The Social Security Administration (SSA) has a very strict definition of disability. In order to qualify for disability benefits, claimants will have to meet the requirements of this definition, as well as a number of financial prerequisites. SSA’s definition of disabled concerns the claimant’s ability to work. You will only be considered disabled by this definition if the following are true: you are not able to do the work you did before and you cannot do other work because of your medical condition(s) (considering your age, education and training), and you will be unable to work for at least one year, or your impairment is expected to result in death.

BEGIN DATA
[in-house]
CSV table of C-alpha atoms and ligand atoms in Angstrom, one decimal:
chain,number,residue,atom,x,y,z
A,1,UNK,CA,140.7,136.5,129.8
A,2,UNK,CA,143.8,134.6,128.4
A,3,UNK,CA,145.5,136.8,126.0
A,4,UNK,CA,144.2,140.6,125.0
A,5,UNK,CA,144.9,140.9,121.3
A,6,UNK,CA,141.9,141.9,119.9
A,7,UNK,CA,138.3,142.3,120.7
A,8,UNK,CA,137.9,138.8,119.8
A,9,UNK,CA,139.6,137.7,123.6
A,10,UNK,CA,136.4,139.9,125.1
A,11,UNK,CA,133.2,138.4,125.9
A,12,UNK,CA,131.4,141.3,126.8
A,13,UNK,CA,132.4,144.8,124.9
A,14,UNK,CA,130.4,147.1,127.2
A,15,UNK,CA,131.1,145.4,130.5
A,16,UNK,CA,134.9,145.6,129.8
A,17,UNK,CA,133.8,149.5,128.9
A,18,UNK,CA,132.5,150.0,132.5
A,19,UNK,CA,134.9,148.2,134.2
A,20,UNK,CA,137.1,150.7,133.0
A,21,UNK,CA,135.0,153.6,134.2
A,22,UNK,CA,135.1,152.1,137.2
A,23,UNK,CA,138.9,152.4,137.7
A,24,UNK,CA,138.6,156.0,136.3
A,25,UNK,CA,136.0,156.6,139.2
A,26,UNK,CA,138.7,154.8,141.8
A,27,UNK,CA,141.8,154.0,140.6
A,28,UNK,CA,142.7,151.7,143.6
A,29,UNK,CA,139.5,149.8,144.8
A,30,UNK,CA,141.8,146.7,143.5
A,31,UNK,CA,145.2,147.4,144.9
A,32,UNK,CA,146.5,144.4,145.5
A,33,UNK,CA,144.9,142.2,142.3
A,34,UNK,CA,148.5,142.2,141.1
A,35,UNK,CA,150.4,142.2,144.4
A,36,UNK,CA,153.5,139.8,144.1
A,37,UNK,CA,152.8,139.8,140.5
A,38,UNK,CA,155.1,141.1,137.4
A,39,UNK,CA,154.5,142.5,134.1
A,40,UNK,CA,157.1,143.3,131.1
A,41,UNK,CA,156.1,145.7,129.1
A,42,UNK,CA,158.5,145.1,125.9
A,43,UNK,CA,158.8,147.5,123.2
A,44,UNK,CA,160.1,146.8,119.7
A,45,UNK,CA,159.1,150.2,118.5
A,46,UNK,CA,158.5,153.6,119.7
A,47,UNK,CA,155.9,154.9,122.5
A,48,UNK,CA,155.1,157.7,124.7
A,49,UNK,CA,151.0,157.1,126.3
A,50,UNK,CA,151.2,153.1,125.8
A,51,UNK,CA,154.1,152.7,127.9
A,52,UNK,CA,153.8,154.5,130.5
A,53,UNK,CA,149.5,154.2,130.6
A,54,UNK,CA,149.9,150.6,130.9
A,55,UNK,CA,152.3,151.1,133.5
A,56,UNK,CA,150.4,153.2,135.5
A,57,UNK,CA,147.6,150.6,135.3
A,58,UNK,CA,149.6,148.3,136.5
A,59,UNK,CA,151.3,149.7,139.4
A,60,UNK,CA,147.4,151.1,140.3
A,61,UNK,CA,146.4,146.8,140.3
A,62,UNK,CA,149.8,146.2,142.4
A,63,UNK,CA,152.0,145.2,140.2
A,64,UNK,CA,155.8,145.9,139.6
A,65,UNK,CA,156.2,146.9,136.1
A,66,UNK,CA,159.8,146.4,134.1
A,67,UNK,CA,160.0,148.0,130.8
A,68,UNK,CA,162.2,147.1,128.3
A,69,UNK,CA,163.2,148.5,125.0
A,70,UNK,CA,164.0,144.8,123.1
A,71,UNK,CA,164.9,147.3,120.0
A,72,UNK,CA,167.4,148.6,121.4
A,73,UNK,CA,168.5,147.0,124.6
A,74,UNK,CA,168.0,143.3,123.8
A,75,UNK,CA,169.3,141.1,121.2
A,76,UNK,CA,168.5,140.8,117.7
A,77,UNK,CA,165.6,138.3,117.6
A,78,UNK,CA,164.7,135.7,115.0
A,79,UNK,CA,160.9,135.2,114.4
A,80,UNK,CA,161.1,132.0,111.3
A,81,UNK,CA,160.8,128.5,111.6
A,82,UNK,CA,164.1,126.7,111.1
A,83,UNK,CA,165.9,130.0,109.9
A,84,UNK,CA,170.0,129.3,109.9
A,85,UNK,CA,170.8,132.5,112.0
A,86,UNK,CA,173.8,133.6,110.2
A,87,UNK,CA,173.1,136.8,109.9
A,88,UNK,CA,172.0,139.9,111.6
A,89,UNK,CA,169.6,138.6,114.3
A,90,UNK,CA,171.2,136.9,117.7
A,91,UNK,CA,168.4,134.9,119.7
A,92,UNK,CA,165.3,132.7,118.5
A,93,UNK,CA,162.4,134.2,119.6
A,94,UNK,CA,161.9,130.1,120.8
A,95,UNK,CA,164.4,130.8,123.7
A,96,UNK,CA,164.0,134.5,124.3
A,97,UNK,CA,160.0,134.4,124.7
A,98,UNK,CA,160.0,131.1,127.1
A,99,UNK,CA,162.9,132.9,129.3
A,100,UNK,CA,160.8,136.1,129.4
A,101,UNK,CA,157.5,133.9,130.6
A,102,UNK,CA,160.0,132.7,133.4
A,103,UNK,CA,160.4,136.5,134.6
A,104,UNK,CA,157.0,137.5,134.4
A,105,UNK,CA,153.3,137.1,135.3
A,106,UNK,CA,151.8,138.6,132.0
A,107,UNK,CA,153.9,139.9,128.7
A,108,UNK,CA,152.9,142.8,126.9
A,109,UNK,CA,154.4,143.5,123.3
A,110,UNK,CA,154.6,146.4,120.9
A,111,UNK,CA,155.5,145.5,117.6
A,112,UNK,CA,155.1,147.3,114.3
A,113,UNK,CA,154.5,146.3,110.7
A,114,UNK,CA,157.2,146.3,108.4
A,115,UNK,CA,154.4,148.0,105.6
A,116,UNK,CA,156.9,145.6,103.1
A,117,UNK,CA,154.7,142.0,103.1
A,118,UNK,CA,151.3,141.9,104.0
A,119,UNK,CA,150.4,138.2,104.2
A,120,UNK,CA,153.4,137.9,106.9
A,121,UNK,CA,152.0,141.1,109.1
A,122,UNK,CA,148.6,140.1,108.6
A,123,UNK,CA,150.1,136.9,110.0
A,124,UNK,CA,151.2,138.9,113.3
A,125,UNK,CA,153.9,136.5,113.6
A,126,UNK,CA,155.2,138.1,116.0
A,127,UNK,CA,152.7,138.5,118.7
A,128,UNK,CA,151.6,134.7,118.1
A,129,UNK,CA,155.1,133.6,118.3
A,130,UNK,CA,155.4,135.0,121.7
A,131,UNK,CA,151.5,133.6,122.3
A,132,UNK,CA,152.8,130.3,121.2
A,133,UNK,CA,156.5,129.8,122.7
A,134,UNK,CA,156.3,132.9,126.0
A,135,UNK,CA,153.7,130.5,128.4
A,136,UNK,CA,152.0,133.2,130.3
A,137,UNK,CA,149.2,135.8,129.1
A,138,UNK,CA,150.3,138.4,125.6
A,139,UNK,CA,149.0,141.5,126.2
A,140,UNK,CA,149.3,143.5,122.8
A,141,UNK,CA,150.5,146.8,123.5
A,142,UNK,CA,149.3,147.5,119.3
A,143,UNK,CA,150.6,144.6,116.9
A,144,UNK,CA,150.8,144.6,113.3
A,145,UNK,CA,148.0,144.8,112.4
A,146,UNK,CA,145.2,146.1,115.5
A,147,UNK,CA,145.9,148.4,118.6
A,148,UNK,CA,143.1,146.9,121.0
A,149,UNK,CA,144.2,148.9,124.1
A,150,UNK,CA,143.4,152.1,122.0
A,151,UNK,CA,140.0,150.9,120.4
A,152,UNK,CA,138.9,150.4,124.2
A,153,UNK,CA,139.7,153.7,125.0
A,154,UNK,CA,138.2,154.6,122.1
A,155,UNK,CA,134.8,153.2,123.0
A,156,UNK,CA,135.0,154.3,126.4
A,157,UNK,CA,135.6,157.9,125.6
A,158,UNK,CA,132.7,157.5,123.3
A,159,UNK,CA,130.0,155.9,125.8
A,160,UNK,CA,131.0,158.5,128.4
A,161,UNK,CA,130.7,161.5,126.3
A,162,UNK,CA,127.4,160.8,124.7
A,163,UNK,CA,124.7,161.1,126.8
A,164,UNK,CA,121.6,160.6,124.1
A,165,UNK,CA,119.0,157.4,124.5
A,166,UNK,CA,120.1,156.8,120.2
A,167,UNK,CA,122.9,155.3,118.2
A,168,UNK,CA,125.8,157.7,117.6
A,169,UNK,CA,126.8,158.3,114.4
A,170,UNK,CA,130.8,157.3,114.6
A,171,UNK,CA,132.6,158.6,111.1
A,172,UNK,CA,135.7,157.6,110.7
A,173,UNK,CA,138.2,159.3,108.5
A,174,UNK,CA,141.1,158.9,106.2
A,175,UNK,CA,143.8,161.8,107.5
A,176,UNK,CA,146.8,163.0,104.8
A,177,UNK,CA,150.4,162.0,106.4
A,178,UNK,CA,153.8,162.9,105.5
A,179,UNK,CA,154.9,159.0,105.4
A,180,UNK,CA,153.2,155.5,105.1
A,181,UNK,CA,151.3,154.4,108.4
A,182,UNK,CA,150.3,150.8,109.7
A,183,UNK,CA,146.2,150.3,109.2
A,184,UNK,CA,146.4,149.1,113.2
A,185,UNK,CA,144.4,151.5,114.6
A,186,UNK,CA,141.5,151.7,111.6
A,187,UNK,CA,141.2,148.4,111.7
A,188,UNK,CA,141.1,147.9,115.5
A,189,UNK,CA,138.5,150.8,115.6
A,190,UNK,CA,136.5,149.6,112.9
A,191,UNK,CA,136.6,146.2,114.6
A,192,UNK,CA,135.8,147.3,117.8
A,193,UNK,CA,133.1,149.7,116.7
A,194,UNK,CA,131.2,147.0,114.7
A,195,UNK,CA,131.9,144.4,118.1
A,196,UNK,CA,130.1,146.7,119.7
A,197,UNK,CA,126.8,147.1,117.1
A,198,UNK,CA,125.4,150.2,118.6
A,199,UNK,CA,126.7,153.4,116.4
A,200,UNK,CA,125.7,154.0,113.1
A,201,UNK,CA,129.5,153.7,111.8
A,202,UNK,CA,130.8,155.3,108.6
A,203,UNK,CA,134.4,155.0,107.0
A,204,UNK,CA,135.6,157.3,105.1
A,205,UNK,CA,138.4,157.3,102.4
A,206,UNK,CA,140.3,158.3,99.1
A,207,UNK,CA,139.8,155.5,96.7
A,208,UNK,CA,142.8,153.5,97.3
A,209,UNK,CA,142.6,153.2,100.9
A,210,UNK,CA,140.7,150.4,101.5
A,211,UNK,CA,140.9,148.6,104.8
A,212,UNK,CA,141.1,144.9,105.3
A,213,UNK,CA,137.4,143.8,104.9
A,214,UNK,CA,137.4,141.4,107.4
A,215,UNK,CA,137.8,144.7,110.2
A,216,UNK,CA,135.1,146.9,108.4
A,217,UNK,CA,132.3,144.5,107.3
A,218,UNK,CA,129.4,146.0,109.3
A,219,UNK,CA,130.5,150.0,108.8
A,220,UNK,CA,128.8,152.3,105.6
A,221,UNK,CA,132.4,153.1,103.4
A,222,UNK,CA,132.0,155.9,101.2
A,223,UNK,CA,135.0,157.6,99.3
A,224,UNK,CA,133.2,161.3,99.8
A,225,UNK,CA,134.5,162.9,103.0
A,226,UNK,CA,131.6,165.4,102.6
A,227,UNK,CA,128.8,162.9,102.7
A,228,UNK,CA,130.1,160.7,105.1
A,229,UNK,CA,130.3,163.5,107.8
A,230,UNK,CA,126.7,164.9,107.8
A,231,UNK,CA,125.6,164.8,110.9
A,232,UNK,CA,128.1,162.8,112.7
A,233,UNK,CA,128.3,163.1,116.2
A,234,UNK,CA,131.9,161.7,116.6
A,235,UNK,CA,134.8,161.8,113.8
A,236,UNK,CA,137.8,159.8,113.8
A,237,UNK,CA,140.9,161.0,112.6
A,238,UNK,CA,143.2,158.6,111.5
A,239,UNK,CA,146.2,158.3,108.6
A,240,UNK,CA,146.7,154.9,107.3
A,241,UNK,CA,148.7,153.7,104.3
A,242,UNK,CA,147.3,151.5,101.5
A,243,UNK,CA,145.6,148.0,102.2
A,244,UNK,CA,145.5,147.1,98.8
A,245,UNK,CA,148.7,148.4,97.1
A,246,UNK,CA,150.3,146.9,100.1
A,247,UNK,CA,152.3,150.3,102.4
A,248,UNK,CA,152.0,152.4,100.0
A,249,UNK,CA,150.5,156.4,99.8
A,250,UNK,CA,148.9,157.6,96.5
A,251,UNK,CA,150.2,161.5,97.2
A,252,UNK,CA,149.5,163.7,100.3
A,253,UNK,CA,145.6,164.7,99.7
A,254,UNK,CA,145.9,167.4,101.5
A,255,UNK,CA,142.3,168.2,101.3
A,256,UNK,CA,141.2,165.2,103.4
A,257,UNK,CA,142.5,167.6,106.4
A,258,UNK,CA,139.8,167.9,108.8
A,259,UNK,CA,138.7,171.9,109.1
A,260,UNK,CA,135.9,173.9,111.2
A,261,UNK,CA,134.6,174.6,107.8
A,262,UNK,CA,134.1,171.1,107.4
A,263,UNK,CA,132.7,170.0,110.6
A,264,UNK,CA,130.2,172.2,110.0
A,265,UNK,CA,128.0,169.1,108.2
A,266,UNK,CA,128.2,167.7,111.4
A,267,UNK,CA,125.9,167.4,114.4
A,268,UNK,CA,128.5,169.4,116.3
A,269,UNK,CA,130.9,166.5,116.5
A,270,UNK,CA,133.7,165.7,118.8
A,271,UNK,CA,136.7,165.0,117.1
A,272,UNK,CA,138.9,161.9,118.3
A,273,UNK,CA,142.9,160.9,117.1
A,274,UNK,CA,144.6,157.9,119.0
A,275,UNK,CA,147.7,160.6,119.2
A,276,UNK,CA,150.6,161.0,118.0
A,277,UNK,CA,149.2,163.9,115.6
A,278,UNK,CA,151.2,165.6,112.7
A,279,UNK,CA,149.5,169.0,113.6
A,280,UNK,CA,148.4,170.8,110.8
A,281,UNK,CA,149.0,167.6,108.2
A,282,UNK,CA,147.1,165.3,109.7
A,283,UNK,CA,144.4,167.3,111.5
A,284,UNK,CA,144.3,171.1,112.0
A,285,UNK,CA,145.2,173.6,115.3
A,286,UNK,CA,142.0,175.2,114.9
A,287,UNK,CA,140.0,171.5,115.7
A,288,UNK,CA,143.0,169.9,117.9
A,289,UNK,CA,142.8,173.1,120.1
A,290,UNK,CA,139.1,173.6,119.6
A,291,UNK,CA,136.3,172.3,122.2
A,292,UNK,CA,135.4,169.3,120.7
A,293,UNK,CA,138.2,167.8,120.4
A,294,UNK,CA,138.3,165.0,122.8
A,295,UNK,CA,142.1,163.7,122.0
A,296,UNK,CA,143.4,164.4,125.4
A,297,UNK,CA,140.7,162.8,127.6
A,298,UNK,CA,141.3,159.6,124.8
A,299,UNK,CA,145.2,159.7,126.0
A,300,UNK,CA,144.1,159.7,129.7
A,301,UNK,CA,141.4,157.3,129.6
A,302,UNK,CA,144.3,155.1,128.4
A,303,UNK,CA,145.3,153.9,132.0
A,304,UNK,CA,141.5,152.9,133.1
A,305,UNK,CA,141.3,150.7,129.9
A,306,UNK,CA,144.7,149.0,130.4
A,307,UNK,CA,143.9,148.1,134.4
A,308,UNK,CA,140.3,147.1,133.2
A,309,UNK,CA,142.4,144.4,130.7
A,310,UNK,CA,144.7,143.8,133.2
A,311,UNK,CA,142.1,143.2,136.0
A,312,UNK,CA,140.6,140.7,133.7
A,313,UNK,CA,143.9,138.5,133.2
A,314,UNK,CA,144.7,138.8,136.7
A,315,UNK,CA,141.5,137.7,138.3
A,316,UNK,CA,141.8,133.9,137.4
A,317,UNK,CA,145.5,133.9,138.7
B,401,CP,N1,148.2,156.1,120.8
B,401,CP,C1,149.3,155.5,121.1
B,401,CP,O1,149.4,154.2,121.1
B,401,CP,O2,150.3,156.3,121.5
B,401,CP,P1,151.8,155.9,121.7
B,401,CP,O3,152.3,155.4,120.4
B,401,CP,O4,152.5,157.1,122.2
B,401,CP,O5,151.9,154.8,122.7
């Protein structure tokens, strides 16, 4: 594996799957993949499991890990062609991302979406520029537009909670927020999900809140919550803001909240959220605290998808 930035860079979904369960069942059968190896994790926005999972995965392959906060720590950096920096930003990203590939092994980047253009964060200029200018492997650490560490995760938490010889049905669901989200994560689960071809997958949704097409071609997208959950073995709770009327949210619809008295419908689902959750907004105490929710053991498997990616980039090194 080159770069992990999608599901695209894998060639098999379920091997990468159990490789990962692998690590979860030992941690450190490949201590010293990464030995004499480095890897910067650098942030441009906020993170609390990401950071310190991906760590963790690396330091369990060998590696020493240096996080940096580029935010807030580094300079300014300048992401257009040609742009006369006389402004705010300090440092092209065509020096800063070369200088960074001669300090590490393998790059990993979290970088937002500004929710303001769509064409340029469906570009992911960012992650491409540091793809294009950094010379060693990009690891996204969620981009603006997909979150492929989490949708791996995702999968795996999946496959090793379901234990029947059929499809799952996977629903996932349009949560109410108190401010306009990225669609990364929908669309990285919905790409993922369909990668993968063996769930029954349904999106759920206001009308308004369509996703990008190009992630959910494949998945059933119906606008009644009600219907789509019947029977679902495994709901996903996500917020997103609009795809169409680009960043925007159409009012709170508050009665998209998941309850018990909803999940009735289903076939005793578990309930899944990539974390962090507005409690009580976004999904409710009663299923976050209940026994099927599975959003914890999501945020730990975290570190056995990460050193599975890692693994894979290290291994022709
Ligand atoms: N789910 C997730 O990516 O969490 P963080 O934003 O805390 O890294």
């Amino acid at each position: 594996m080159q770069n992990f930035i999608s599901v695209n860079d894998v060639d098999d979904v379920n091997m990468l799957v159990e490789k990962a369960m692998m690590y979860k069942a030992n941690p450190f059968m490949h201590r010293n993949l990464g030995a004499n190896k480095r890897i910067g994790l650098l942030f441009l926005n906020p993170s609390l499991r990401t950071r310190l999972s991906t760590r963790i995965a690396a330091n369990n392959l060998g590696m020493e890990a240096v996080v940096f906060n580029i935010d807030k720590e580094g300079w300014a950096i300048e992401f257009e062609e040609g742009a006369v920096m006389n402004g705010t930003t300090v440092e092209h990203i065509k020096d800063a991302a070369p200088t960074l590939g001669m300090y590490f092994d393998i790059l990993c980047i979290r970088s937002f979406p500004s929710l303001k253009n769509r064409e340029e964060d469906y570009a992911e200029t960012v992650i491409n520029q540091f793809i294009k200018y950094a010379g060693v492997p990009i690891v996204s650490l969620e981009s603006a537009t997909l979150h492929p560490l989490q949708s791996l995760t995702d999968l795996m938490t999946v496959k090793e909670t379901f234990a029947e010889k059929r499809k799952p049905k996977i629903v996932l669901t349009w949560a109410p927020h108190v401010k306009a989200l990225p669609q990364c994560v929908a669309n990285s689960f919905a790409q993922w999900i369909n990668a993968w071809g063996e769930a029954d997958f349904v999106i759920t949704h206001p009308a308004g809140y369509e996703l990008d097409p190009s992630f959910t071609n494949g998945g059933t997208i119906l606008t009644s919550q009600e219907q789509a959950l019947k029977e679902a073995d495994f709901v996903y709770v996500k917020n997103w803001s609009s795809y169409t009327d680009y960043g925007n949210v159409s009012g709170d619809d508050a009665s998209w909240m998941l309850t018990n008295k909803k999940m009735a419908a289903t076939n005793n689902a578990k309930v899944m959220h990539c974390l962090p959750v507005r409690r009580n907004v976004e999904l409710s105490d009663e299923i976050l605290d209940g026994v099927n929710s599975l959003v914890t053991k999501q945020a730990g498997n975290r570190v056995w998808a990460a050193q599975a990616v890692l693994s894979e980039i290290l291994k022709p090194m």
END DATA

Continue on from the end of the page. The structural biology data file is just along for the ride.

As stated above, there is also a financial component to qualify for disability benefits. In order to receive Social Security Disability Insurance benefits (SSDI) you must have worked for at least 5 out of the previous 10 years (for most workers). This is to ensure that you’ve paid the necessary amount of FICA payroll taxes and earned enough work credits to be eligible for SSDI benefits. If your health condition fits SSA’s disability definition but you don’t meet the financial requirements, it is possible you can still qualify for Supplemental Security Income (SSI). SSI provides aid to disabled people without the resources or income to support themselves.